“In any moment of decision, the best thing you can do is the right thing. The worst thing you can do is nothing.” -Theodore Roosevelt
It’s been an incredible week here at Starts With A Bang! We’ve covered everything from the night sky’s newest supernova to the possible fates of the Universe to what might be our window into the next unexplored mysteries of physics. Moreover, I’ll be giving a public talk in Seattle this Wednesday, May 24th, for Astronomy On Tap, at Peddler Brewing Company! Join me if you can, and I promise you’ll be left with plenty to wonder about! With that out of the way, here’s what we’ve covered this past week:
- Can the Universe still end in a Big Crunch? (for Ask Ethan),
- After 50 years of missions, we’re finally ready to know: is there life on Mars? (for Mostly Mute Monday),
- The odds of your unlikely existence were not infinitely small,
- Closest supernova in years brings cosmic fireworks to Earth’s skies,
- NASA’s idea for a space station in lunar orbit takes humanity nowhere, and
- Nuclear physics might hold the key to cracking open the Standard Model.
After a lengthy series of exchanges, I’ve decided to not continue the discussion on climate science, since I think everyone has made their perspectives quite clear and I don’t think there’s anything more to be gained. But as new topics come up, so do new discussions, and that’s part of what makes this series such a wonderful source of extra science on top of everything else we’ve discussed this week. So let’s get right into our comments of the week!
From Denier on the approaching singularity: “Machines are going to become smarter than humans. It has nothing to do with society being a predictable linear system but instead draws from the reliability of Moore’s Law. It is going to happen. Your cell phone will be a smarter being than are you or me or any human who ever lived, and sooner than you think.”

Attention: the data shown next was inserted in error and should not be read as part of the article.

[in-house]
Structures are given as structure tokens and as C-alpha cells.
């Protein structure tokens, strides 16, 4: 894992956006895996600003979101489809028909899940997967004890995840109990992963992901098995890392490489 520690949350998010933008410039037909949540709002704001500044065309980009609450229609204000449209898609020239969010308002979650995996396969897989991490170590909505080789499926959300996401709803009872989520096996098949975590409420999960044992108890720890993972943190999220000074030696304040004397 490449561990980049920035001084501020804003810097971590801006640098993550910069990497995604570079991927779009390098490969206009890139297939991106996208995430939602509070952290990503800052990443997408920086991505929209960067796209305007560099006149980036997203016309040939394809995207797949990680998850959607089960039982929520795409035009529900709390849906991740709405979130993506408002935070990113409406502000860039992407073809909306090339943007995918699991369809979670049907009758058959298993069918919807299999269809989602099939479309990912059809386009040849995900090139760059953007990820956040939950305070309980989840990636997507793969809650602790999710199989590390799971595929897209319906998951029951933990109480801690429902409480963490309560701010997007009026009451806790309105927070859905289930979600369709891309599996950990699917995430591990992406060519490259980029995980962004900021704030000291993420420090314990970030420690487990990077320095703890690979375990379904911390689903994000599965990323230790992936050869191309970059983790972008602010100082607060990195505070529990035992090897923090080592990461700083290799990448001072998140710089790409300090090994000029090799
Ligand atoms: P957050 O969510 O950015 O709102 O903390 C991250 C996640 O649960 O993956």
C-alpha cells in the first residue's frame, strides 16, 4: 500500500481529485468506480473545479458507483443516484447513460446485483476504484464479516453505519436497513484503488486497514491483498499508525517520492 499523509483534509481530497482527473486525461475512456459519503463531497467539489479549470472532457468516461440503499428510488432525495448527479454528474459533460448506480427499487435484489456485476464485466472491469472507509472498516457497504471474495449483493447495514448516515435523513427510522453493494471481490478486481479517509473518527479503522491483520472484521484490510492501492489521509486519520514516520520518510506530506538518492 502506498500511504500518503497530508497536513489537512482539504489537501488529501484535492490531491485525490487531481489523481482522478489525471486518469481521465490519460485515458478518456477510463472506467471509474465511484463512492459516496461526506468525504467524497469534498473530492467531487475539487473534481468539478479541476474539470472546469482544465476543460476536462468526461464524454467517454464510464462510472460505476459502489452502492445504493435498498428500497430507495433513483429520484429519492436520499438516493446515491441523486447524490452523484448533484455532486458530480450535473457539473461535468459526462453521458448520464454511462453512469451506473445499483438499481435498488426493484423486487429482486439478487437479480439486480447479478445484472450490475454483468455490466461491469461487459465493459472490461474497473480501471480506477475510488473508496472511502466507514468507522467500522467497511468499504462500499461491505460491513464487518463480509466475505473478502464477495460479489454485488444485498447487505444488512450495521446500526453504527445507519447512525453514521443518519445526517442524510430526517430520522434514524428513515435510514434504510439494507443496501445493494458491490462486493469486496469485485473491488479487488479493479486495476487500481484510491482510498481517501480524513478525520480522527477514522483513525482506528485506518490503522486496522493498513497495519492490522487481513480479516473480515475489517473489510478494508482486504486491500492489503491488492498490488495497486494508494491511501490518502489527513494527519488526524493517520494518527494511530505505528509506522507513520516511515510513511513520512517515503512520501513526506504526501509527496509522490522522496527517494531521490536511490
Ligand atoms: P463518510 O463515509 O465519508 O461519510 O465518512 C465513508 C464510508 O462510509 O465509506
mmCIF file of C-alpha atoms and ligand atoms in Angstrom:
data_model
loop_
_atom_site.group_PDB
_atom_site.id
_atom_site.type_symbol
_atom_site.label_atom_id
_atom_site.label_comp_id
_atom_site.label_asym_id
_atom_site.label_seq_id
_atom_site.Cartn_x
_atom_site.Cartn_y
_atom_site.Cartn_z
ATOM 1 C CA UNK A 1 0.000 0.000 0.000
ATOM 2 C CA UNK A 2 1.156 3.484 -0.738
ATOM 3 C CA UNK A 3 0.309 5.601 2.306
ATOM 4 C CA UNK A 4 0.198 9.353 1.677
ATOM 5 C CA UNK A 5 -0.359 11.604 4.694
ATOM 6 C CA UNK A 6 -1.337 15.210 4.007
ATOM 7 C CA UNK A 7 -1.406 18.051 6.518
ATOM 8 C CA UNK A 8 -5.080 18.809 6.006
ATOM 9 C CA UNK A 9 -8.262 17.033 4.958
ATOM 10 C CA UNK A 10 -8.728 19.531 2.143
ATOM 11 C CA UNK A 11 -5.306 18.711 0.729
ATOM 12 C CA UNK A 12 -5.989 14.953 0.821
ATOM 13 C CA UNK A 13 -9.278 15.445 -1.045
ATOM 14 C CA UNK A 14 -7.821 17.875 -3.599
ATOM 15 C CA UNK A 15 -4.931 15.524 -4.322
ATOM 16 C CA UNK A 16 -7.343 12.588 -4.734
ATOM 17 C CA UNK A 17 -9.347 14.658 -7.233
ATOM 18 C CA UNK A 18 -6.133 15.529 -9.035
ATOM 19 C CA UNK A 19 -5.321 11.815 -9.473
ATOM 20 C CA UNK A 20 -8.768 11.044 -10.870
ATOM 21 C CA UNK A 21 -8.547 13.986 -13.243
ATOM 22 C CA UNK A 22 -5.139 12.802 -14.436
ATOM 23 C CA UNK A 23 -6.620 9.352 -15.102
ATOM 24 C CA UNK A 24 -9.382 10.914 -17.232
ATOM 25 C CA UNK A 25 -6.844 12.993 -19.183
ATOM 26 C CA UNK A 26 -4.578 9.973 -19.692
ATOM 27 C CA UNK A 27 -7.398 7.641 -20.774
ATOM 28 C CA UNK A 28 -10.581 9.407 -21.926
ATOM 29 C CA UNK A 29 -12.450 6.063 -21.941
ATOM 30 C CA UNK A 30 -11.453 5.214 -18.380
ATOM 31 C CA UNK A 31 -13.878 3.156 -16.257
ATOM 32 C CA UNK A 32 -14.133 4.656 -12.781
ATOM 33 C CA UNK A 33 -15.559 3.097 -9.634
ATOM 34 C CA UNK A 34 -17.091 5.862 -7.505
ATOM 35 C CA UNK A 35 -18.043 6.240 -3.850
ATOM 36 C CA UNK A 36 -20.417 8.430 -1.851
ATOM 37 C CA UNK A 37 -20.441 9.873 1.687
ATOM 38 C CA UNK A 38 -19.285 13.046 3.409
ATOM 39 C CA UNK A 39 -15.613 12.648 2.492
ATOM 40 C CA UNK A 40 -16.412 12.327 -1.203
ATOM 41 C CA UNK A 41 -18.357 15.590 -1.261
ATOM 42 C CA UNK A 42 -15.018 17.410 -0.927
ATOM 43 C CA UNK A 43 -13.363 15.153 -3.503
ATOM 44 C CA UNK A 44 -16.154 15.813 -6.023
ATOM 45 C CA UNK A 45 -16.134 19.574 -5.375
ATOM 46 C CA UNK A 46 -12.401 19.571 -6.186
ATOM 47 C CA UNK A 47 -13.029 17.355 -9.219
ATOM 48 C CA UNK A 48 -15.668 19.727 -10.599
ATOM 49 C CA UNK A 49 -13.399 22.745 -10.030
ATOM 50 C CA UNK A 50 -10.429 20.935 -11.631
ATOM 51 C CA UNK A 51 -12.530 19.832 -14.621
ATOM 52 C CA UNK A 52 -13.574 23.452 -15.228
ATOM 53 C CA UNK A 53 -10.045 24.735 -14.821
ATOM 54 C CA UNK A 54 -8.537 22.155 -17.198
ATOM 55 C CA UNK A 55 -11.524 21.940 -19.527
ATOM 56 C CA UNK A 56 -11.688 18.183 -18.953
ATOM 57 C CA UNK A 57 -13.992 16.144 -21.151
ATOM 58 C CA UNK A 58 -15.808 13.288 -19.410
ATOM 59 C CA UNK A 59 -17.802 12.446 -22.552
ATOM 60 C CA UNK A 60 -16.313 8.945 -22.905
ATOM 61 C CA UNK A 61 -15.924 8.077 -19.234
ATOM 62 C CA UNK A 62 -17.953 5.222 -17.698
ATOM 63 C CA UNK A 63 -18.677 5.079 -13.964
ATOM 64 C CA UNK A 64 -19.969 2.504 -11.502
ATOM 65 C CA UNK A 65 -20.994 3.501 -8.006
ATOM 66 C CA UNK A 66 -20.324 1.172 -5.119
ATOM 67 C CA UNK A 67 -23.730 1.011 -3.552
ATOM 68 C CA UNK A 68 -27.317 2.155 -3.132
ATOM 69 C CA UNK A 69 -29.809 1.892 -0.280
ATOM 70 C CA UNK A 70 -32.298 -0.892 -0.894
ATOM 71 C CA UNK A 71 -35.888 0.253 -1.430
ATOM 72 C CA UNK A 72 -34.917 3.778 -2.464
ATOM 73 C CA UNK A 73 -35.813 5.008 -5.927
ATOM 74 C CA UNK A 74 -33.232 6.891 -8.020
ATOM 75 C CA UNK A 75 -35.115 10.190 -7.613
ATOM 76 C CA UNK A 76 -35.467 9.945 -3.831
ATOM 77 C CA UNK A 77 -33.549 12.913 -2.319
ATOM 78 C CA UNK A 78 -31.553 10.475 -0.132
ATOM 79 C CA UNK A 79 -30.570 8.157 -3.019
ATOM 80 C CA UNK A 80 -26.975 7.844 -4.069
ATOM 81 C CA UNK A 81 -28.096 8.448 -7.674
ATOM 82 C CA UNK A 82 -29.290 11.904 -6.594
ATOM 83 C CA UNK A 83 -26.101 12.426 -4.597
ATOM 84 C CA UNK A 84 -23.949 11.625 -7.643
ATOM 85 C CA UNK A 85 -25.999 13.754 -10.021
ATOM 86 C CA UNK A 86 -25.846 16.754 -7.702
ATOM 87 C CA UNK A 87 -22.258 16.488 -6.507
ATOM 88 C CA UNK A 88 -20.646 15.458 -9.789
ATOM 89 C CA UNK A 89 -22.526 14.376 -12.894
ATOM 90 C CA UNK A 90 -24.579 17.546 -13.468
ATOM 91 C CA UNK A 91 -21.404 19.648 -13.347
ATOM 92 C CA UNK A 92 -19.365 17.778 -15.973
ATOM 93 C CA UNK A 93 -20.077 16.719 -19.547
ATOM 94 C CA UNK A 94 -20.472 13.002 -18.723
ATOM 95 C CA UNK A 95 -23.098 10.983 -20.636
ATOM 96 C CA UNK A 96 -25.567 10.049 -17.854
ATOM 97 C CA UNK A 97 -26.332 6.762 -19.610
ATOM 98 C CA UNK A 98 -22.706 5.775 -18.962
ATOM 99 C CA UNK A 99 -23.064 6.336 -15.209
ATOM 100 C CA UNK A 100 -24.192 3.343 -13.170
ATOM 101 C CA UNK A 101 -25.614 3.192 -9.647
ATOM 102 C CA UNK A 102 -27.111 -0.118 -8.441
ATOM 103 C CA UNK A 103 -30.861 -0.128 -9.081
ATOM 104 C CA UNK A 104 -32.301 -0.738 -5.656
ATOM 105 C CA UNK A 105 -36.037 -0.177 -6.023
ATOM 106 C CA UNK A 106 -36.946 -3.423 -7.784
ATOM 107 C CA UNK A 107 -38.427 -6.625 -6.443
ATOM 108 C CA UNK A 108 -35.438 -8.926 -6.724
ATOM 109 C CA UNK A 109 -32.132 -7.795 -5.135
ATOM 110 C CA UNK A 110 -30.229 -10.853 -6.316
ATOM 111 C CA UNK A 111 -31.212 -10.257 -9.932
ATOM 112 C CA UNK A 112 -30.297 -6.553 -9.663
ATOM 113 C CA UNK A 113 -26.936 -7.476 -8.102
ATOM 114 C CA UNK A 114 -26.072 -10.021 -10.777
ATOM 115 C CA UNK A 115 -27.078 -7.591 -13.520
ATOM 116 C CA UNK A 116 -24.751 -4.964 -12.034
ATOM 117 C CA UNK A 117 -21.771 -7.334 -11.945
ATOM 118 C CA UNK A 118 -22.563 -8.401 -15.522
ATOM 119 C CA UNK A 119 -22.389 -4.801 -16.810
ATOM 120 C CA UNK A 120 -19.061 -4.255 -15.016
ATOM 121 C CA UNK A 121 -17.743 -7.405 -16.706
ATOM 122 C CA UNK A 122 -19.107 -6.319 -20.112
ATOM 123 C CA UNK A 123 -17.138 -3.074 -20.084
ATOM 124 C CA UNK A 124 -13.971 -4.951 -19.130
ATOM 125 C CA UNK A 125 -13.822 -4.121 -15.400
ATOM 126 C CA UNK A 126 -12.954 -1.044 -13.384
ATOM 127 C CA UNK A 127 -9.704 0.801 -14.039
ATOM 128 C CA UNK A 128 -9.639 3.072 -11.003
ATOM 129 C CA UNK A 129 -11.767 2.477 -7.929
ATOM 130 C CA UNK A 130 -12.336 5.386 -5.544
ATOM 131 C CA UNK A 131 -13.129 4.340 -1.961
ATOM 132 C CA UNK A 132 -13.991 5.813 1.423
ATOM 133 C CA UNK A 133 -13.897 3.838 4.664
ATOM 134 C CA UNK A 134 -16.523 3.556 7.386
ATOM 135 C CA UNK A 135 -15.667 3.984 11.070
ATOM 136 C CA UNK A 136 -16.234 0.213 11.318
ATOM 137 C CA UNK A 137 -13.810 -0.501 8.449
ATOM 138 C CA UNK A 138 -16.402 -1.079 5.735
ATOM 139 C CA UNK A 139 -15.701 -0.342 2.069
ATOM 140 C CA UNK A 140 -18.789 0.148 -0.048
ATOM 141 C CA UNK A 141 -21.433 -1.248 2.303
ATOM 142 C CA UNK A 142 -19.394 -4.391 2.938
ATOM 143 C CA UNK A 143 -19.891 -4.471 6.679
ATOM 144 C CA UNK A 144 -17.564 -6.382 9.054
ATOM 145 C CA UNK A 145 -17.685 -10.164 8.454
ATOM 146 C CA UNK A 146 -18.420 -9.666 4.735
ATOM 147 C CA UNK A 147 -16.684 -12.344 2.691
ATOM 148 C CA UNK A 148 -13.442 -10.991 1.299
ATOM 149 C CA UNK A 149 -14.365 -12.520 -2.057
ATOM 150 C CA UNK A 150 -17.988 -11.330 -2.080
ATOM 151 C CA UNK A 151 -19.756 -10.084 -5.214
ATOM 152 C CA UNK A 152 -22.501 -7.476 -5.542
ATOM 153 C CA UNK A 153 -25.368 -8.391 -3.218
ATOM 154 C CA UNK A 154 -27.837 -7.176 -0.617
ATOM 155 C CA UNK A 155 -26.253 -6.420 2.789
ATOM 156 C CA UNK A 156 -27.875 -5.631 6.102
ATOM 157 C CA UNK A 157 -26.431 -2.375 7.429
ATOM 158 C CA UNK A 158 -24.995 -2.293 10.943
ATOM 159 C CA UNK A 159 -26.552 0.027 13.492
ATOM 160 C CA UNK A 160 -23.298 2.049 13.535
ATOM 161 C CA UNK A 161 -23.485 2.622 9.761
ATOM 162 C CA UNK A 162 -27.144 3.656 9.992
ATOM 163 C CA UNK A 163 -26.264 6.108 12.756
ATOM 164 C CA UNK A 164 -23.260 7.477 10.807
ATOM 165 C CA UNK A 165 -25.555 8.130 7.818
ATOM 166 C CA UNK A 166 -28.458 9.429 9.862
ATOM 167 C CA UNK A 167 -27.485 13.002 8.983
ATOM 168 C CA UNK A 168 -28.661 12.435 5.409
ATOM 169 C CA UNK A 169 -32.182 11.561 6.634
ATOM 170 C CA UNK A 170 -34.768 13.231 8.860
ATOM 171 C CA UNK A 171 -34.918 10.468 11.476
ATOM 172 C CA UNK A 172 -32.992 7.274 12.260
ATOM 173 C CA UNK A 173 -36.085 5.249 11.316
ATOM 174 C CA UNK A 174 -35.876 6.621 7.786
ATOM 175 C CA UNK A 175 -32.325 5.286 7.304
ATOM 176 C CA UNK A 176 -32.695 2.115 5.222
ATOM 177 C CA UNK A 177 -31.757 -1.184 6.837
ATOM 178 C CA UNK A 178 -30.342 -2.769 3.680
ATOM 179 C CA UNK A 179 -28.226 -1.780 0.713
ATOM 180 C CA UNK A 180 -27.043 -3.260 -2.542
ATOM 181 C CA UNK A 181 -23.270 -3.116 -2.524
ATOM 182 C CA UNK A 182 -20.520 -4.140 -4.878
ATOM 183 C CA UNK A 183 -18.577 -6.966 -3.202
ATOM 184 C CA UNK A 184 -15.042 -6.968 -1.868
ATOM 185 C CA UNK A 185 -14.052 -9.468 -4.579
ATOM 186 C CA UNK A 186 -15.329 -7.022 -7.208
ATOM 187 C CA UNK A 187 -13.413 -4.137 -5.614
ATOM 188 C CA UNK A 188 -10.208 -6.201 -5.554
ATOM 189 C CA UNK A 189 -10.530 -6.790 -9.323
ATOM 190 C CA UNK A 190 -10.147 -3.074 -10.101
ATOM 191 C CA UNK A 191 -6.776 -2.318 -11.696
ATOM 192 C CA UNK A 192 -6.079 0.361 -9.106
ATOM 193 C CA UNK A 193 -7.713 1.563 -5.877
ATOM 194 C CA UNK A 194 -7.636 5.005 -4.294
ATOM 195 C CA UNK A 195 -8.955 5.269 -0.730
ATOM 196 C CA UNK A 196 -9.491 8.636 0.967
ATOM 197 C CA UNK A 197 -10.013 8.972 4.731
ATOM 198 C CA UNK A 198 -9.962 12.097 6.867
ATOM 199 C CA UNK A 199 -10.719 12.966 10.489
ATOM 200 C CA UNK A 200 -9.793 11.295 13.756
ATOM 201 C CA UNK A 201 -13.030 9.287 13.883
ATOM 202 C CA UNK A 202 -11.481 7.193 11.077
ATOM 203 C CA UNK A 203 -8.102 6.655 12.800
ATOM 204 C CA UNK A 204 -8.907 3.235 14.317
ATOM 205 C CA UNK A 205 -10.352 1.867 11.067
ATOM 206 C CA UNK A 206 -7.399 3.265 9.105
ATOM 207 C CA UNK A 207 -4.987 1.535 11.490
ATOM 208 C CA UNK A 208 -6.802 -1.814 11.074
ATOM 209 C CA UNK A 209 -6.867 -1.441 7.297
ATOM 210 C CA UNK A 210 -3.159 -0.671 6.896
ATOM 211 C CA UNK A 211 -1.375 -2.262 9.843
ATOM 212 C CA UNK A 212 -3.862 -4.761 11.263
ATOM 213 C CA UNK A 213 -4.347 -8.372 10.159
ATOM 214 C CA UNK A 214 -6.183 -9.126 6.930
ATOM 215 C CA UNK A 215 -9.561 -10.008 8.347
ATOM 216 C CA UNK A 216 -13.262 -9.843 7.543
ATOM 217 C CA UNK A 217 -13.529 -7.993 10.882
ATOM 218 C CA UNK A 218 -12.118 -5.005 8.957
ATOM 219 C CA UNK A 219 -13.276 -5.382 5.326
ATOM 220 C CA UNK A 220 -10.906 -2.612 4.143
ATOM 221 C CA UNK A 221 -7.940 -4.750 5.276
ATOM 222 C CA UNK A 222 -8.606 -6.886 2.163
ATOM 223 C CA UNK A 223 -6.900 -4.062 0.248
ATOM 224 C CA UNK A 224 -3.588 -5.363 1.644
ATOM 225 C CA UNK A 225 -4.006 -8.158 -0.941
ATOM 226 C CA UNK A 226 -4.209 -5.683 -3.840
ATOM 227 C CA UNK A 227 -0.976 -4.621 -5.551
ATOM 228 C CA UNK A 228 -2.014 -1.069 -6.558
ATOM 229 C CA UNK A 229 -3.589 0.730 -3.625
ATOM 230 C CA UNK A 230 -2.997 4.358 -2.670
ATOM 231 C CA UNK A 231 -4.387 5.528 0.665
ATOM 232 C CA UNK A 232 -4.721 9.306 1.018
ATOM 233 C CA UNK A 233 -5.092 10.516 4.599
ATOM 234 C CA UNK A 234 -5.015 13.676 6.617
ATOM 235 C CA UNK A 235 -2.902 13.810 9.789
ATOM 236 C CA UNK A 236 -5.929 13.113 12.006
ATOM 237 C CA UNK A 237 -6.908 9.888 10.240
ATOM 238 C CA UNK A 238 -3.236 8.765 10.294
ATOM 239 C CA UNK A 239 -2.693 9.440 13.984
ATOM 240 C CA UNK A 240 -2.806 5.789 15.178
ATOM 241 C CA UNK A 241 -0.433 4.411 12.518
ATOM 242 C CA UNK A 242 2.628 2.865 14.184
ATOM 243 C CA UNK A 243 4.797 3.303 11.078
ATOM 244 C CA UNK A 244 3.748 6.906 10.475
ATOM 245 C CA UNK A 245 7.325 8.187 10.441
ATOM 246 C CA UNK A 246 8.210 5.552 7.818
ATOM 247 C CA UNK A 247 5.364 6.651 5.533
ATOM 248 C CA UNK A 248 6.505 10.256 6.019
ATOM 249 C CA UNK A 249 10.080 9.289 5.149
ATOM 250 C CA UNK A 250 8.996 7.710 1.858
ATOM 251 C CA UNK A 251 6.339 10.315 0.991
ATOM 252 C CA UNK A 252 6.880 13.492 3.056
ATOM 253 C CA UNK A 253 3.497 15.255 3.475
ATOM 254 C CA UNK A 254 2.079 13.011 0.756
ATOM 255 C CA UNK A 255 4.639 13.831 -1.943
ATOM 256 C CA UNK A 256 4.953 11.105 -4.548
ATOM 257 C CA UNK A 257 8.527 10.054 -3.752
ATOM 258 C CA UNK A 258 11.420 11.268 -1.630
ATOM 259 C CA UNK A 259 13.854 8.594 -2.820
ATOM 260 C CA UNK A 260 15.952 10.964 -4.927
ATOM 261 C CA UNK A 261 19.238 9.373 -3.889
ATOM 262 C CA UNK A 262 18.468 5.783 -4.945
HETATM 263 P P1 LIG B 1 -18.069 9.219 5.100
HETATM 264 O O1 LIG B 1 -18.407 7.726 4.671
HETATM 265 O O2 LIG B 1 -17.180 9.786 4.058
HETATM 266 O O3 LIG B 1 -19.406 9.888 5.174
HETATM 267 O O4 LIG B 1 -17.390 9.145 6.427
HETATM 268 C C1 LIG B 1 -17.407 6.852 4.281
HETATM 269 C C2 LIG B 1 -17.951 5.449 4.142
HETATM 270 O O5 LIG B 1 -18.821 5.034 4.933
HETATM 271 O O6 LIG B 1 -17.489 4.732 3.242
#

So you may not know this (or care), but I spent years working for an artificial intelligence software company. I’ve seen firsthand what artificial intelligence is good at and capable of, but also what its limitations are and how reliant it is on human input in order to avoid getting total nonsense out of it. You may have seen, recently, that three well-known actors took the first AI-written script for a science fiction film and acted it out. I think it does a good job of exposing what AI can and cannot do today.
What about when we get there? How will Moore’s law continue? We don’t have a physical concept of how that’s possible; we are limited by particles and the speed of light. Quantum entanglement can’t beat it. But if somehow we do construct a machine that’s more intelligent or capable than human beings in every regard, what will we do with it? Will we just let it make all the decisions for us? Sabine Hossenfelder weighed in on this, saying:
I think it’s highly unlikely we’ll ever let an AI decide what is “good” for us, but we’ll almost certainly ask it how to best achieve what we think is “good”
Given how poor we are at agreeing with each other, even when presented with the same suites of evidence, I don’t see the same future that you and Ray Kurzweil envision. But you never know.
From John on the difference between the rate of expansion and the acceleration of an individual object: ““There are two things we can measure when it comes to the Universe’s expansion: the expansion rate and the speed at which an individual galaxy appears to recede from our perspective. These are related, but they are not the same.”
Good stuff! Thank you for the clearly expressed review of the differences.”
Thanks John. If the Universe were empty, which would be the same as if it were curvature-dominated or filled of cosmic strings, the apparent recession speed of a distant galaxy would remain constant over time. As it gets more distant, for its speed to remain the same, the expansion rate (a speed-per-unit-distant) must drop. It would eventually drop to zero asymptotically, but never get there. (For the physics/dark energy buffs, its equation of state, w, would equal -1/3. For matter, w = 0, for radiation, w = +1/3, and for cosmological constant, w = -1.)